Seeing patterns, saving lives
Each year around 15 million babies are born prematurely, and over one million of these lose their fight for life*. Now there’s a real prospect of reducing that number, thanks to the research of Australian innovator and computer scientist, Professor Carolyn McGregor AM.
As Canada Research Chair in Health Informatics at the University of Ontario Institute of Technology (UOIT), Professor McGregor is at the forefront of today’s neonatal research.
But that’s just one area benefitting from her gift for uncovering critical patterns in unfathomable amounts of data. She is also working with the Russian Institute for Biomedical Problems, the Canadian Space Agency and NASA to monitor the health of astronauts and cosmonauts on the space program to Mars — as well as helping police and front line response teams take control of their mental health.
Growing up in Sydney in the 1970s and 80s, Professor McGregor had a love of maths and logic puzzles from early childhood.
“Maths is just something I really enjoyed. I could read a scenario, see just what kind of a maths puzzle it was and then solve the puzzle,” she says.
By 1987, she was enrolling in computer science at the University of Technology Sydney (UTS). One of only a few female students enrolled in computer science that year. “As the fi rst one in my family to go to university, that felt pretty trailblazing at the time,” she says.
At the point of joining UTS, Professor McGregor was taking part in a cadetship program with St George Bank, developing information systems to analyse customer behaviour. This was at a time when
businesses were only beginning to understand the commercial value of customer data. “I was helping the bank to better understand people’s savings and spending behaviour, by analysing patterns
in the data,” she explains.
While completing her PhD in 1999, Professor McGregor was approached by Dr Mark Tracy, a neonatologist keen to discover how to use data from bedside monitors for better healthcare.
“It was much more complex data than what I had worked with before”, she explains, “but ultimately it was still trying to identify patterns in people.”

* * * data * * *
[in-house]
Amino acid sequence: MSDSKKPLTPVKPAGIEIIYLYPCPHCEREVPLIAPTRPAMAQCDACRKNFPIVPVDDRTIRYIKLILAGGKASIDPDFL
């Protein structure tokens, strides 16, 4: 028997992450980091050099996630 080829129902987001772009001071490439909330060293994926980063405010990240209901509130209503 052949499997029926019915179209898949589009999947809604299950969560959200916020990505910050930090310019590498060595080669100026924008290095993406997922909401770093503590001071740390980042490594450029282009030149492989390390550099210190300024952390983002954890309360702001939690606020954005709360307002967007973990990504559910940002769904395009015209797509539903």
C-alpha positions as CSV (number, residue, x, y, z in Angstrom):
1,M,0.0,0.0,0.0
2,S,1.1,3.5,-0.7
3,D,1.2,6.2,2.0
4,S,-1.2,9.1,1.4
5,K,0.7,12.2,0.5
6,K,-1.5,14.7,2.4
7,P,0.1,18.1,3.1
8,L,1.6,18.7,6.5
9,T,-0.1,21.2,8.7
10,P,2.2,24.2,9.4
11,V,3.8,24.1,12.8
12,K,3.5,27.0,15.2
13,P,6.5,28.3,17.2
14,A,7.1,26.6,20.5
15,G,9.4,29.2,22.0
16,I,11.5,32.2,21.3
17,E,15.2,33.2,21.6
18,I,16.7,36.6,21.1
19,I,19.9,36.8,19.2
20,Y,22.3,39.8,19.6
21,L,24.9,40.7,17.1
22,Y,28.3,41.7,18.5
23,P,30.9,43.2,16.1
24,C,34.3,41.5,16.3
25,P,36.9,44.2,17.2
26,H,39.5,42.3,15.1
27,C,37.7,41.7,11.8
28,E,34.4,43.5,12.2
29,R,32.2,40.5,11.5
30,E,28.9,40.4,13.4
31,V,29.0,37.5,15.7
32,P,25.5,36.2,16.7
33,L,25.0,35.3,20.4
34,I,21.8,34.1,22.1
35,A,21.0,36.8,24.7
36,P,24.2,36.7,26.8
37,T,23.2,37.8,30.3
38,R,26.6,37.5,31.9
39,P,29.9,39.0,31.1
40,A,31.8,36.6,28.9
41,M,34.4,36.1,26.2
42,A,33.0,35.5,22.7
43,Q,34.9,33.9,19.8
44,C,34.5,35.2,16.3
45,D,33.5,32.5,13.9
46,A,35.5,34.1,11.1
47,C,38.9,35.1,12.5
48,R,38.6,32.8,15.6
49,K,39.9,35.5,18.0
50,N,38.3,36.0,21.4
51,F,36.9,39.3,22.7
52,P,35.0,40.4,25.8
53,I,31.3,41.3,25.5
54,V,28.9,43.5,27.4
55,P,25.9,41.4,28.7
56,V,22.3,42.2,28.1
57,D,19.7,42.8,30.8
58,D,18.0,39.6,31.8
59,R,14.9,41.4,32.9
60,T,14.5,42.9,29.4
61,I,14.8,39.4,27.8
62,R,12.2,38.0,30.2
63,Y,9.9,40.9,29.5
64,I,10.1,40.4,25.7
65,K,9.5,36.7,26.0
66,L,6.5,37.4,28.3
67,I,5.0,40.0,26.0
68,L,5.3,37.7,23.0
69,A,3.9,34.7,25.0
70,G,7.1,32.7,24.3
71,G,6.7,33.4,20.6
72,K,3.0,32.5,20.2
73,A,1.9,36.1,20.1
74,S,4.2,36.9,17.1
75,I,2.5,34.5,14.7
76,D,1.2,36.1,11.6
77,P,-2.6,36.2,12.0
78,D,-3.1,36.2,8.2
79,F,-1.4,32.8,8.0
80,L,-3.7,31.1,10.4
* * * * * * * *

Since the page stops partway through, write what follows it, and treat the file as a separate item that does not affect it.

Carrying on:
In the same year, Professor McGregor suffered her own tragedy — her first child was born prematurely with a rare chromosomal disorder and passed away.
Her loss, she says, serves as a constant reminder as to how real the problem is.
By 2005, Professor McGregor had established the health informatics research program at the University of Western Sydney, and built the precursor of her health analytics platform, Artemis. Named after the Greek goddess of childbearing, Artemis enables real-time analysis of multiple data streams.
Because a newborn’s life can change in a single heartbeat, the key was to develop a tool to continuously monitor every breath and every heartbeat in real-time.
In 2007, Professor McGregor took up her appointment at UOIT. It was here, through a multi-million dollar strategic partnership with IBM, where she created — and has since enhanced — the Artemis platform.
Now cloud-based, it analyses over 1,200 points of data per second, per patient — generating critical insights into patient care and off ering accessibility to hospitals in rural and remote regions.
A chance encounter in 2010 then uncovered an opportunity to use the technology in a new and unexpected way.
While at an innovation conference, she met former astronaut Dave Williams, now president and CEO of Southlake Regional Health Centre, Toronto. Williams was speaking about the need for real-time
monitoring environments on earth and in space. “We need to talk,” she told him.
Their collaboration introduced Professor McGregor to the Canadian Space Agency, NASA and scientists working on the Russian Space Program at the Russian Institute for Biomedical Problems.
Artemis is now being used in the planning for the 2030 mission to Mars. The technology is monitoring astronauts’ body reactions while they are in simulated isolation chambers, and providing data to help develop counter measures to conditions such as bone density loss and fluctuations in body fluid.
“We’re working in partnership with Russia, and NASA and Japan are now involved because they believe it will be a multi-cultural team going to Mars. When you consider the scenario of a multicultural
team on a 500-day mission, it’s really interesting from a psychological perspective as well as a health point of view,” says Professor McGregor.
Psychology and mental health are also the focus of her team’s latest project, Athena, which has been designed to help police and SWAT teams combat depression and Post-Traumatic Stress Disorder (PTSD). It does this by monitoring and regulating emotive triggers to events in training environments.
“If we can look at a structured approach to training that can help them build resilience we believe we have the potential to prevent the onset of PTSD, she says.”
In 2015, Professor McGregor was recognised with the Advance Global Australian Award for Technology Innovation, which reconnected her with UTS almost 30 years after she started her studies. She is now collaborating with the university to help build its excellence in data analytics. This reunion is important to her, she says, because it’s giving her a chance to give something back.
“My primary focus is to improve healthcare in Australia and Canada. I always hoped that what I started in Australia and took to Canada, I could bring back.”
“Maybe because I’m a woman, a mother, someone who has lost a child, whatever it is, that’s me. I have to make sure that what I do benefits the countries who have helped me to do what I’ve done.”